Fair Credit Billing Act

  • September 30, 2016
  • By: Greenpath Financial Wellness

The Fair Credit Billing Act (FCBA) gives people the right to dispute errors on accounts, such as credit cards.  It does not cover loans or extensions of credit you repay on a fixed schedule.  It covers things like:

  • Unauthorized charges. It limits your responsibility for unauthorized charges to $50.
  • Charges that list the wrong date or amount.
  • Charges for goods and services you didn’t accept or weren’t delivered as agreed.
  • Failure to post payments and other credits, such as returns.
  • Failure to send bills to your current address.
  • Charges for which you ask for a written proof of purchase.

Contacting the Creditor

You must write to them at the address for billing inquiries. This may not be the same address as where you send your payments.  Send your letter so that it reaches the creditor within 60 days after first error.  Send your letter by certified mail and ask for return receipt, so you have proof they received it.  Include copies of documents that support your position. Keep a copy of your dispute letter.

Creditor Acknowledgment

The creditor must affirm your complaint, in writing, within 30 days after receiving it.  Then the creditor must resolve the dispute within two billing cycles after receiving your letter. This is not allowed to take more than 90 days.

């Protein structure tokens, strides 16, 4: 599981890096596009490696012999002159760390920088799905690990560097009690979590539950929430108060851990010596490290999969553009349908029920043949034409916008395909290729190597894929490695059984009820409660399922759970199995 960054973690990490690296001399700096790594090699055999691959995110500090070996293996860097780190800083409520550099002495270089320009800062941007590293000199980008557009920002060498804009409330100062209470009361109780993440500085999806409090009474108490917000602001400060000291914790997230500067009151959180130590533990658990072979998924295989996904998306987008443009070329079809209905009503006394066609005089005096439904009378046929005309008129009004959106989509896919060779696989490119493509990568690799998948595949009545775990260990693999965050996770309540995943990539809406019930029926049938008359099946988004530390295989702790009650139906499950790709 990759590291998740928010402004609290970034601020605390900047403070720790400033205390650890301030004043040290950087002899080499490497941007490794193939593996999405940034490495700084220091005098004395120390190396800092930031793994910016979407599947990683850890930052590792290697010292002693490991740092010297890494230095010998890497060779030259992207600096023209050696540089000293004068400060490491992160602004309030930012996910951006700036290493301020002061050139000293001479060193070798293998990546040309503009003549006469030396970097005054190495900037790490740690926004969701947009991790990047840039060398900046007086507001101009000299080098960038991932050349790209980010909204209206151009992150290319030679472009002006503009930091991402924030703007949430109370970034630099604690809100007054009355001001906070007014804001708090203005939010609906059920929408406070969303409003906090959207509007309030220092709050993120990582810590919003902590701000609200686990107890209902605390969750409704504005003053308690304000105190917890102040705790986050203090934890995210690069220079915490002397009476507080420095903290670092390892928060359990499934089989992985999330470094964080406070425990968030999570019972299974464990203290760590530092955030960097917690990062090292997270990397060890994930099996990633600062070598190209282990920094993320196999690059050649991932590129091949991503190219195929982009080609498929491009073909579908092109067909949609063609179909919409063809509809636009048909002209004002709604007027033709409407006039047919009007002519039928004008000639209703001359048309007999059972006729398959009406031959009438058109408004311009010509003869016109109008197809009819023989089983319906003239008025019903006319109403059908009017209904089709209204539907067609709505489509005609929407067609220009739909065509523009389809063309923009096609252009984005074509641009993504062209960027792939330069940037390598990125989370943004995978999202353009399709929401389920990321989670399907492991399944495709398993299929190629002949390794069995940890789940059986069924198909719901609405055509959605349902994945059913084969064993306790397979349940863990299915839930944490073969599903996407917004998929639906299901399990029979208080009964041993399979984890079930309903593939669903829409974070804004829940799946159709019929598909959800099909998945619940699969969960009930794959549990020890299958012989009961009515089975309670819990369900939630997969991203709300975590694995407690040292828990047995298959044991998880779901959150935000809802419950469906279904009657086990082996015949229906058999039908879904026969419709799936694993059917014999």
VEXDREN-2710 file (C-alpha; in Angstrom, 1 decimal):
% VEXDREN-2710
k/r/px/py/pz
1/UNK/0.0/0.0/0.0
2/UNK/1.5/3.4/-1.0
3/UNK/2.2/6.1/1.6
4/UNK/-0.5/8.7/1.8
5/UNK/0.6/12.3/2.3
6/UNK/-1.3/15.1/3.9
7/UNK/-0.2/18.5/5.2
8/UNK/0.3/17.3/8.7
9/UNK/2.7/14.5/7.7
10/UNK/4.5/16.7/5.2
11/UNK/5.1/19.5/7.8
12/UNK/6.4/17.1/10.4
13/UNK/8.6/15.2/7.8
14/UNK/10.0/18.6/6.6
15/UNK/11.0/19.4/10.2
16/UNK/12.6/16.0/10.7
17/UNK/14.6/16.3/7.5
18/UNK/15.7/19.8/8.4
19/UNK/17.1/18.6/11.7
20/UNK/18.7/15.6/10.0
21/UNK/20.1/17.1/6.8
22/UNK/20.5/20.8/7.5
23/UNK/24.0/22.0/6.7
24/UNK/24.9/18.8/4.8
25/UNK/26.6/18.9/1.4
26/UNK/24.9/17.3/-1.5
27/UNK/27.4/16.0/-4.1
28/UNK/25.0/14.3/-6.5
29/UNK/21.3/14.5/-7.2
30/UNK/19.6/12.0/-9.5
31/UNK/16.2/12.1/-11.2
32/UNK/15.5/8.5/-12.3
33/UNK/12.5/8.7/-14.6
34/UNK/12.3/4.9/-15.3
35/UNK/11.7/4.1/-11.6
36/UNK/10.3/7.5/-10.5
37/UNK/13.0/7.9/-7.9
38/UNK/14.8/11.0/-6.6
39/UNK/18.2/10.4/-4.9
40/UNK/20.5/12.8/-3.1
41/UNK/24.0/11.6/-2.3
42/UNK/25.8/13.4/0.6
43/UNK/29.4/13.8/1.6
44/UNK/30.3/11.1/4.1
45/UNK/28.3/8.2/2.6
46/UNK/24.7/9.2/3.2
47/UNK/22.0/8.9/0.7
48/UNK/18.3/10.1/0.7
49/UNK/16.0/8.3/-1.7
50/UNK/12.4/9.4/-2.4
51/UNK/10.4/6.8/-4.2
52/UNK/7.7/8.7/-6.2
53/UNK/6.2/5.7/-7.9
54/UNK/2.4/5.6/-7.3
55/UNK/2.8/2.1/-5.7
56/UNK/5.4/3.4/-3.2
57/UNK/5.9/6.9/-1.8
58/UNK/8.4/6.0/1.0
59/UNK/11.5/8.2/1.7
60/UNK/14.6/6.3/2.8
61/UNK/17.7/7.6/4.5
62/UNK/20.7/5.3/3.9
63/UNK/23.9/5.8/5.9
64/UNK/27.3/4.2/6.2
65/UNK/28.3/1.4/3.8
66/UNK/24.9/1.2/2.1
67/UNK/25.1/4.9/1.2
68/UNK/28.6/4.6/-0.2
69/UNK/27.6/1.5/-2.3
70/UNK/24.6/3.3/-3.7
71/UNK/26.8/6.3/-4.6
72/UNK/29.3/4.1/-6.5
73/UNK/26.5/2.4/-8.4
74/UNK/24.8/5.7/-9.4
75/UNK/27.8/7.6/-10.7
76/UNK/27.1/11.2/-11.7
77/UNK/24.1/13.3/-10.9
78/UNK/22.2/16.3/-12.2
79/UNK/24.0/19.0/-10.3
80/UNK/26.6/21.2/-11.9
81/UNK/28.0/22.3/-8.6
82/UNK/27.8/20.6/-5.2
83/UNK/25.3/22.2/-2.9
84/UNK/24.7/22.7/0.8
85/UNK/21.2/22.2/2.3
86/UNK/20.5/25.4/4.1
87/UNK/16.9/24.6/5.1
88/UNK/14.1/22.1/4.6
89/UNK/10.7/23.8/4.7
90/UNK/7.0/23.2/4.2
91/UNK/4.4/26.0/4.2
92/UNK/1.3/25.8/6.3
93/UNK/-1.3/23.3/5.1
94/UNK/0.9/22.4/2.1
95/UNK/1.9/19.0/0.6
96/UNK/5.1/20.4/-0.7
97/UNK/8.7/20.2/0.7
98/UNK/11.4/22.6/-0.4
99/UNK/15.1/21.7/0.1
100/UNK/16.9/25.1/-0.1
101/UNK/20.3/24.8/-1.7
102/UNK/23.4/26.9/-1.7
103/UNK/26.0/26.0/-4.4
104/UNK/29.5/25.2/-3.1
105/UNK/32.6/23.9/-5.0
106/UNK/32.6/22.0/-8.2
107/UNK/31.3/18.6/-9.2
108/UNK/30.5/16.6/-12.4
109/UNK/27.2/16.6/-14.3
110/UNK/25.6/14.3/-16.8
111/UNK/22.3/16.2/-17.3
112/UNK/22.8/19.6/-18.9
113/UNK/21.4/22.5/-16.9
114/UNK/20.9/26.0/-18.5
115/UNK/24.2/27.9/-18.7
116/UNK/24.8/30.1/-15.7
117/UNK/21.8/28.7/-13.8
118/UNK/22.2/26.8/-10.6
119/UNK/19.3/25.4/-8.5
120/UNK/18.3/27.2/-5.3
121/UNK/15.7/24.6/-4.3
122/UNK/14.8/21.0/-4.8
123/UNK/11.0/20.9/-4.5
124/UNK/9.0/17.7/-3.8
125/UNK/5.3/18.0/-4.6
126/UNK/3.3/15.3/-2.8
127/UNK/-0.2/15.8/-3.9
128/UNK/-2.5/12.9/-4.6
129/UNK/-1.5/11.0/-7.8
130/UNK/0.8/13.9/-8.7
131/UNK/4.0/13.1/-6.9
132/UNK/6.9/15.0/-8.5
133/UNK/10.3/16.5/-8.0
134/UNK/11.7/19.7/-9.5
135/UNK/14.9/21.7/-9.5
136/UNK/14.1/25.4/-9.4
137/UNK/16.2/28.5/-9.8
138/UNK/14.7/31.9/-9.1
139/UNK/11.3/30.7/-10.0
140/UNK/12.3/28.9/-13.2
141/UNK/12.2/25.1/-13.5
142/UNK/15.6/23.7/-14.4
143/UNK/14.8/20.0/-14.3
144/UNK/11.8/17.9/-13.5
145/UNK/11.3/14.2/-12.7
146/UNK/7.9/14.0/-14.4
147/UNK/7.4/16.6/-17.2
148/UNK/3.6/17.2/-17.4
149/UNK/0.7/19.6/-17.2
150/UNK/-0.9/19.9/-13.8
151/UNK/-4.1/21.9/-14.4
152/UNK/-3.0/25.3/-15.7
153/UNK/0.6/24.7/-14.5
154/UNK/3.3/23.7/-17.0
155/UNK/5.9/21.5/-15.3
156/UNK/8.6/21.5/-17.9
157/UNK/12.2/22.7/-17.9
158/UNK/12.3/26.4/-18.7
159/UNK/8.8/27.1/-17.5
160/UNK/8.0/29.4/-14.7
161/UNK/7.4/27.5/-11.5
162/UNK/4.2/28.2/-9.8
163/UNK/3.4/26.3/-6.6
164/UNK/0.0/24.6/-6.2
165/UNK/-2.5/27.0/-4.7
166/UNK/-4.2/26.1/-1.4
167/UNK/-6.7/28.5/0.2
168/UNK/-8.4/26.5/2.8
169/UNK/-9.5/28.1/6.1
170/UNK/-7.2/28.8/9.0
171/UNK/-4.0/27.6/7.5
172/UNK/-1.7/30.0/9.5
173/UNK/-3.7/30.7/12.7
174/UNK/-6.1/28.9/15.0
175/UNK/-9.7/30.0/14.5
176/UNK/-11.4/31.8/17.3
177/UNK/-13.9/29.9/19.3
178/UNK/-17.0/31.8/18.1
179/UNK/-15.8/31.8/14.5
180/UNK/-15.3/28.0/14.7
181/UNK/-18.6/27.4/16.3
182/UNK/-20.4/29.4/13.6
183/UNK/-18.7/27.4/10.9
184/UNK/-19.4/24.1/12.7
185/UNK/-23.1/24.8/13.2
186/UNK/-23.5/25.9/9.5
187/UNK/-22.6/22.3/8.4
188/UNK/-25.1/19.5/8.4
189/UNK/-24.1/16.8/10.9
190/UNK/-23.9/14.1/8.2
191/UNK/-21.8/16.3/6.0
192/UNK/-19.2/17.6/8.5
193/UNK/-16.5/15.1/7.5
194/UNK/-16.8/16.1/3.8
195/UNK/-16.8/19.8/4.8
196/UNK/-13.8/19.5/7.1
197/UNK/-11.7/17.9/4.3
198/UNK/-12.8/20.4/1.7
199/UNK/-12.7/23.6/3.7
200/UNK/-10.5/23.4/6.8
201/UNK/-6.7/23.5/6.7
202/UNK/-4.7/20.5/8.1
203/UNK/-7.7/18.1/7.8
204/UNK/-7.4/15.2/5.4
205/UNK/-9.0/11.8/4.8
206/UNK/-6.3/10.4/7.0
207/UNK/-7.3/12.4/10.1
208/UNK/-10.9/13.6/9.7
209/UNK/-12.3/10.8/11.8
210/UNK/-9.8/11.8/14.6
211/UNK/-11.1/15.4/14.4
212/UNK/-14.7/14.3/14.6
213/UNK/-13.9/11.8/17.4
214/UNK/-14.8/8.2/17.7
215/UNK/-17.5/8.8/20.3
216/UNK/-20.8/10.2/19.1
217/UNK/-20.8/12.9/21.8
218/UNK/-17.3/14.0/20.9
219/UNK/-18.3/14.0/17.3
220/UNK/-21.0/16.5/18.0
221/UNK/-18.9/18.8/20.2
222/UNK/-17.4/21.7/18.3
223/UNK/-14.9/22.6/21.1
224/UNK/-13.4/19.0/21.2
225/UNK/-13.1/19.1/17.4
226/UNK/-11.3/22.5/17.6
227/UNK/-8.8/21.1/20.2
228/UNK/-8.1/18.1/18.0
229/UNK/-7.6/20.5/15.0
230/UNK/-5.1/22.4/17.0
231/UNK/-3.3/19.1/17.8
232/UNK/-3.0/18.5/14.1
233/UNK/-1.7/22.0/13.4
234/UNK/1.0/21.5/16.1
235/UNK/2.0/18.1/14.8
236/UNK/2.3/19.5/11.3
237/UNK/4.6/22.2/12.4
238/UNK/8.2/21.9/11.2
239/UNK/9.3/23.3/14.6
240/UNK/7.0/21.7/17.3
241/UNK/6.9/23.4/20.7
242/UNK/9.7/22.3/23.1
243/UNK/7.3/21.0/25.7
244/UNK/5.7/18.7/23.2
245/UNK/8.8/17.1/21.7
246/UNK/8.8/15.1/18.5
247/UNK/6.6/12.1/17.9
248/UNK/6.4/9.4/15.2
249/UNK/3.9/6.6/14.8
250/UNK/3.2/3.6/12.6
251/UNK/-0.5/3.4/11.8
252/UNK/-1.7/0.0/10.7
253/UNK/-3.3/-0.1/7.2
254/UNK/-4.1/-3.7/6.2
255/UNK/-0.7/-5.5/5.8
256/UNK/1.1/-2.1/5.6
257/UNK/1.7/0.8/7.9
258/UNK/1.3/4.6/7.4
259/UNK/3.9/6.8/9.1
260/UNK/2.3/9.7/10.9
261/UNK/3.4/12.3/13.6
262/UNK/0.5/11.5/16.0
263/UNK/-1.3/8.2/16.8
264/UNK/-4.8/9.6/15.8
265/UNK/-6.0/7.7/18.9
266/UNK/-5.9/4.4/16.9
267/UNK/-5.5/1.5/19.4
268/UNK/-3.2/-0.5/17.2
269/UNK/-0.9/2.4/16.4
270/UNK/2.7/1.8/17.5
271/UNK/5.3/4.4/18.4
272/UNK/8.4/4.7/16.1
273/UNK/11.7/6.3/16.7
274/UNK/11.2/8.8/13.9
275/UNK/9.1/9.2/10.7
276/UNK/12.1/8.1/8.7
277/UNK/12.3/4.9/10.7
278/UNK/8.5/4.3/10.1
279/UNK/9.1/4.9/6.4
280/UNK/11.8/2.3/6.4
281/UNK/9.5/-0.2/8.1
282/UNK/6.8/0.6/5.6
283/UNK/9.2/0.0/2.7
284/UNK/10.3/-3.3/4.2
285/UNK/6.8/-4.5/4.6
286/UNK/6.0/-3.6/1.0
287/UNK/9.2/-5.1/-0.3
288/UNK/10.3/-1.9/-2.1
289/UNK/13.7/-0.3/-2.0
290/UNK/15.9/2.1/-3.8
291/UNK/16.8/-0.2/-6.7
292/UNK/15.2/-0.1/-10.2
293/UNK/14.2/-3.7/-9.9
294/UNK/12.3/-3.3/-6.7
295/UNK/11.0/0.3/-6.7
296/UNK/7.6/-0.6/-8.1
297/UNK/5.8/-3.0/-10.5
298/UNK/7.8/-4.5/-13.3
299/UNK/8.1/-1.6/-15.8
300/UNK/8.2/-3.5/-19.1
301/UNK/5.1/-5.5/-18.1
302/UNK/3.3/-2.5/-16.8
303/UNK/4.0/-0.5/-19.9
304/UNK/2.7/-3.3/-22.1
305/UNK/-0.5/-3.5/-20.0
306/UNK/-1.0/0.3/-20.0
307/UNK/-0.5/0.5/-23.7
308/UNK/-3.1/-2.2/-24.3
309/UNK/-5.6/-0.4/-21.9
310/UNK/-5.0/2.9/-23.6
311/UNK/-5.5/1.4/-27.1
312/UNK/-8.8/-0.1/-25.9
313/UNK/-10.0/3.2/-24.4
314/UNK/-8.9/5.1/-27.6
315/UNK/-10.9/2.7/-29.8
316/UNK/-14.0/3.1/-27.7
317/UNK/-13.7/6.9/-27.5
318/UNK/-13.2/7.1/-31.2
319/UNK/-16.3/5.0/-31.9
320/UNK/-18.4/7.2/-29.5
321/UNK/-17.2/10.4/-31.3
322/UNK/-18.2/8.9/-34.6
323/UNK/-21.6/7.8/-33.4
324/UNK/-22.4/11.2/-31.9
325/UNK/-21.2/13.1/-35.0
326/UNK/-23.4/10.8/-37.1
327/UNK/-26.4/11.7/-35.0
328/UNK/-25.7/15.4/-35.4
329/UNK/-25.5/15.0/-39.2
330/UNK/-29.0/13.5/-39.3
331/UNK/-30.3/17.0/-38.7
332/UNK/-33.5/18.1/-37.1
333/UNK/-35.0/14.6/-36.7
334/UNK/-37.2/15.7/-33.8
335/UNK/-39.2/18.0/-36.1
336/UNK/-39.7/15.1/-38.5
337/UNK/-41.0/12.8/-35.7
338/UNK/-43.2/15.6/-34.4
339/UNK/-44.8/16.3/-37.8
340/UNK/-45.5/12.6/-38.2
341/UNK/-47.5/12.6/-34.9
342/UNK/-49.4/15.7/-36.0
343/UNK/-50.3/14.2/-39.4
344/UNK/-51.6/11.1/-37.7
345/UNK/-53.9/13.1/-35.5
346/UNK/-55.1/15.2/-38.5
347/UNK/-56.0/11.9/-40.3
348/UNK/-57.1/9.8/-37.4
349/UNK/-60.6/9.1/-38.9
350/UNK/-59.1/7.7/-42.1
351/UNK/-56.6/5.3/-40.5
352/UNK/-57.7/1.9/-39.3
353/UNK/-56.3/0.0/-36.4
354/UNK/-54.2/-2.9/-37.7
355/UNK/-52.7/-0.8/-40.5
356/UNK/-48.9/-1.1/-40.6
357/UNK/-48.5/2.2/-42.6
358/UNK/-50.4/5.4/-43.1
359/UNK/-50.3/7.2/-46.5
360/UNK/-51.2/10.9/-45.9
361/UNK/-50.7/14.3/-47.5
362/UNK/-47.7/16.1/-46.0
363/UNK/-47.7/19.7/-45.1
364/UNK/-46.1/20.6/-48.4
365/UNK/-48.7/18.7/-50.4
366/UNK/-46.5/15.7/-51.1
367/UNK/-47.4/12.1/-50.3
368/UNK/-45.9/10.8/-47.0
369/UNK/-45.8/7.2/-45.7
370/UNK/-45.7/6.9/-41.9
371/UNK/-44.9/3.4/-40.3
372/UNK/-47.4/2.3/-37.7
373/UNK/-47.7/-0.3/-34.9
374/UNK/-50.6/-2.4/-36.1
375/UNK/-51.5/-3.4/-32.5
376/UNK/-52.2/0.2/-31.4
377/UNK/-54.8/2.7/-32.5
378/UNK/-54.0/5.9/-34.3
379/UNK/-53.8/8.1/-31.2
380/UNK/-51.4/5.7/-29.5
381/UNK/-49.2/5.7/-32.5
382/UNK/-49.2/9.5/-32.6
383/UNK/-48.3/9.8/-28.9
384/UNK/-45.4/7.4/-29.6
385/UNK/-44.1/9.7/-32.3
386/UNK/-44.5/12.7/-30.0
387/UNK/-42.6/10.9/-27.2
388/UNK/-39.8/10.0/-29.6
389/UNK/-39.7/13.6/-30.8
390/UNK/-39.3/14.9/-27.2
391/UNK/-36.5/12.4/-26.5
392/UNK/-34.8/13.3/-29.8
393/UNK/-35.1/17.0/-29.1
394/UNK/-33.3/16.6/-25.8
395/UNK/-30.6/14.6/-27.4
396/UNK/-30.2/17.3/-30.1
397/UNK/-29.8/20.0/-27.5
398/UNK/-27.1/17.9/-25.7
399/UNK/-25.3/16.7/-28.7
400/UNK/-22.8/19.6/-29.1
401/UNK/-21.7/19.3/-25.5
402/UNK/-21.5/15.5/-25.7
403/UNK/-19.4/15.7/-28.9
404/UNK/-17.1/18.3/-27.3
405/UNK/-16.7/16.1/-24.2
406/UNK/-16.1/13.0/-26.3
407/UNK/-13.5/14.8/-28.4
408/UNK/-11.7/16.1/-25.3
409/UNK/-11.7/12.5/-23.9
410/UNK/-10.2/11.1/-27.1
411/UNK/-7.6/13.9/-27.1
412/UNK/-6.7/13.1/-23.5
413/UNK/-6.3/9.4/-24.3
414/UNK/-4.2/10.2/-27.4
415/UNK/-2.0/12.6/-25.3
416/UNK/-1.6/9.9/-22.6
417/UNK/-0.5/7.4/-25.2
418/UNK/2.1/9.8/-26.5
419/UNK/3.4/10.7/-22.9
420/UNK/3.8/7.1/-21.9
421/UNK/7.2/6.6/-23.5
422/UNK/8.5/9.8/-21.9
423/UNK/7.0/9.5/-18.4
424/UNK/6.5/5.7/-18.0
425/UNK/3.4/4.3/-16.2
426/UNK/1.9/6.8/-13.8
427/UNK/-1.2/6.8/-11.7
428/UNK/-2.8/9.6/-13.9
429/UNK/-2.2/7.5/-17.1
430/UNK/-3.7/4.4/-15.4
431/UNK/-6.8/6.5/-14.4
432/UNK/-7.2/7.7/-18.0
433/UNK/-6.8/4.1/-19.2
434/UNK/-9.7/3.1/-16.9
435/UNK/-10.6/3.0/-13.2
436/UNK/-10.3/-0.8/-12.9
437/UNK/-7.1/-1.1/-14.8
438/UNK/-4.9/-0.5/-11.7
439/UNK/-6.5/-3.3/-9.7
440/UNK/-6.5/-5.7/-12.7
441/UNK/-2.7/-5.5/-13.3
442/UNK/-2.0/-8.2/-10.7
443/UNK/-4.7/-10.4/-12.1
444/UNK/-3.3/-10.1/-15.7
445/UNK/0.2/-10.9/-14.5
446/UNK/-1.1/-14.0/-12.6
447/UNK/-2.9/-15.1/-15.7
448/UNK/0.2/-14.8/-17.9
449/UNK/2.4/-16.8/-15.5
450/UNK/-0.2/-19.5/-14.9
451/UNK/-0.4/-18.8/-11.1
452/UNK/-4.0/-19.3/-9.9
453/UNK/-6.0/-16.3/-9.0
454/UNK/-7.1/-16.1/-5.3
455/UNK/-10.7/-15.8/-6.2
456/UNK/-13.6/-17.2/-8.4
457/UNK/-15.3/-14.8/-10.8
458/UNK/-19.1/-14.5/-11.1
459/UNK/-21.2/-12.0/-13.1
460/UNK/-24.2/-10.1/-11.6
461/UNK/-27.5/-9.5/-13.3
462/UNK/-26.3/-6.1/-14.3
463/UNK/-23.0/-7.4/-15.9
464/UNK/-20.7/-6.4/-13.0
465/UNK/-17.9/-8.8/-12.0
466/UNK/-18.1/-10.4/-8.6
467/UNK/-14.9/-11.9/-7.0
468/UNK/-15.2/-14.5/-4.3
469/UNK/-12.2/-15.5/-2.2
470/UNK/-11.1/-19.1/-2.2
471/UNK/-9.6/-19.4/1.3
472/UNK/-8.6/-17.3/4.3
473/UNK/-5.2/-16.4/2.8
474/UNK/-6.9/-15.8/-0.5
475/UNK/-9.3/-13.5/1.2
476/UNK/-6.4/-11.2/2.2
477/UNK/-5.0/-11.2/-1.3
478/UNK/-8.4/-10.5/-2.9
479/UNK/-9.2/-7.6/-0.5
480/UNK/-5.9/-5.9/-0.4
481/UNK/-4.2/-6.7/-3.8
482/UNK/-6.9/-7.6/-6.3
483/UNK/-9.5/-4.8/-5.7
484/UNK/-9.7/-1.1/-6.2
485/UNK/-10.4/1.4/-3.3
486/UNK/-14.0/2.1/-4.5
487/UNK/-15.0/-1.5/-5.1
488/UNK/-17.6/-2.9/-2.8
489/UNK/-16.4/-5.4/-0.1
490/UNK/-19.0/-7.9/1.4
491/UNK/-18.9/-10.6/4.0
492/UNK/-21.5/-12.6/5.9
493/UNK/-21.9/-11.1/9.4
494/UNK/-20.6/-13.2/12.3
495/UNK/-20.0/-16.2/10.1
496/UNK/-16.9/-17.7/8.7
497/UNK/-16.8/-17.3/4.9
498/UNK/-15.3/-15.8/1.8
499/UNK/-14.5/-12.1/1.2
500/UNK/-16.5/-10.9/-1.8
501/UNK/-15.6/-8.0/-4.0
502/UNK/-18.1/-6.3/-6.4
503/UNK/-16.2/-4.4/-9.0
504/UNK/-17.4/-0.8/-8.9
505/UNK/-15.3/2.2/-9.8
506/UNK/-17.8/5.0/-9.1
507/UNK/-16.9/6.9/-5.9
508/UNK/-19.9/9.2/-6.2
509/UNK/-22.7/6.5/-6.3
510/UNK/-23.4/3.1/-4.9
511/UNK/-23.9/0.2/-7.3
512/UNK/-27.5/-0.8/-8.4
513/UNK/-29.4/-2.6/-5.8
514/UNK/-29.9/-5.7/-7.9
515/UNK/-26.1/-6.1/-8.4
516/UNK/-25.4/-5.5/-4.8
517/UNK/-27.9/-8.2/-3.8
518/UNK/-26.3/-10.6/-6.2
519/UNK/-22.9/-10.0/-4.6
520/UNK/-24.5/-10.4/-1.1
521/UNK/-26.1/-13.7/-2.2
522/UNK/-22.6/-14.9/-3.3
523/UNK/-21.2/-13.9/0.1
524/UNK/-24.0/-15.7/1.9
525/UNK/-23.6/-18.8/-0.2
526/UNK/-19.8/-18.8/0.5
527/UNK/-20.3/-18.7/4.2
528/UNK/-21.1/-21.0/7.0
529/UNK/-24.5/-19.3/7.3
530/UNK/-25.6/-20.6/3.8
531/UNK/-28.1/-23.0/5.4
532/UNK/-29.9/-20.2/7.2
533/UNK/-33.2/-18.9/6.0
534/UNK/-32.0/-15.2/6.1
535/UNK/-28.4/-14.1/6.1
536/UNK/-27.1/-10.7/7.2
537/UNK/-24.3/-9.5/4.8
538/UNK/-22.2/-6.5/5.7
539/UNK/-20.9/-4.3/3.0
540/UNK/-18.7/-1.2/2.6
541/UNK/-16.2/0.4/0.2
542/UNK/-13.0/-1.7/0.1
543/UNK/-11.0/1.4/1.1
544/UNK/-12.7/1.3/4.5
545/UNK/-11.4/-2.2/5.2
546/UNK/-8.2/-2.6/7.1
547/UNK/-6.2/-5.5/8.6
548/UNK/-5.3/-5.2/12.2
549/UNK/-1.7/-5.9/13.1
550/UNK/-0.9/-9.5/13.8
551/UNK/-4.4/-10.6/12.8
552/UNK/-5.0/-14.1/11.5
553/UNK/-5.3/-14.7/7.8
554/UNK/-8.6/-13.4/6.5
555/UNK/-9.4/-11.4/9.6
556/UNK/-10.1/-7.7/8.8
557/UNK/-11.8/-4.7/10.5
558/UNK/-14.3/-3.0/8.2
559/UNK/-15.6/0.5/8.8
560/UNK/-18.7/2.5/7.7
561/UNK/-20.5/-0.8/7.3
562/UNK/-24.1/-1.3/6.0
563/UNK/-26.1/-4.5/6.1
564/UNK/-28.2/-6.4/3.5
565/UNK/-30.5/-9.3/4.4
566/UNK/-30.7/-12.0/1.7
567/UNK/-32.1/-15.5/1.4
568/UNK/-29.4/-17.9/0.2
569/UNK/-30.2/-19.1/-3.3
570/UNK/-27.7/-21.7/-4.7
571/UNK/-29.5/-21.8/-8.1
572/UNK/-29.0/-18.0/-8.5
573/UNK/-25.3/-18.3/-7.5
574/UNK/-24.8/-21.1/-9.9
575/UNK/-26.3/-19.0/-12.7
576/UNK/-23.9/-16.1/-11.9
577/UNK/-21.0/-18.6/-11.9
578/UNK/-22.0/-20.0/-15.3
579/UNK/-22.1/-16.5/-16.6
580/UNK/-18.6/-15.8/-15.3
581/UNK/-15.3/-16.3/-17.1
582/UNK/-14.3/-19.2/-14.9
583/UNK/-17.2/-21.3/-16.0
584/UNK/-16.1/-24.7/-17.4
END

Dispute Period

You don’t have to pay the disputed amount during the investigation. But, you must pay any part of the bill not in question. This includes finance charges on the undisputed amount.  The creditor may not take any legal action or attempt to collect the disputed amount during the investigation.  The creditor may not threaten your credit rating or report you as overdue while your bill is in dispute.  However, the creditor may report that you are challenging your bill.

Faulty Products

Disputes about flawed goods and services are not billing errors, so the dispute process doesn’t apply. But if you buy faulty goods or services with a credit card, you can take the same legal actions against the card issuer that you can take under state law against the seller.  This works if:

  • The purchase is at least $50.
  • You  made the purchase in your home state or within 100 miles of your current billing address.
  • You first make a good faith effort to resolve the dispute with the seller.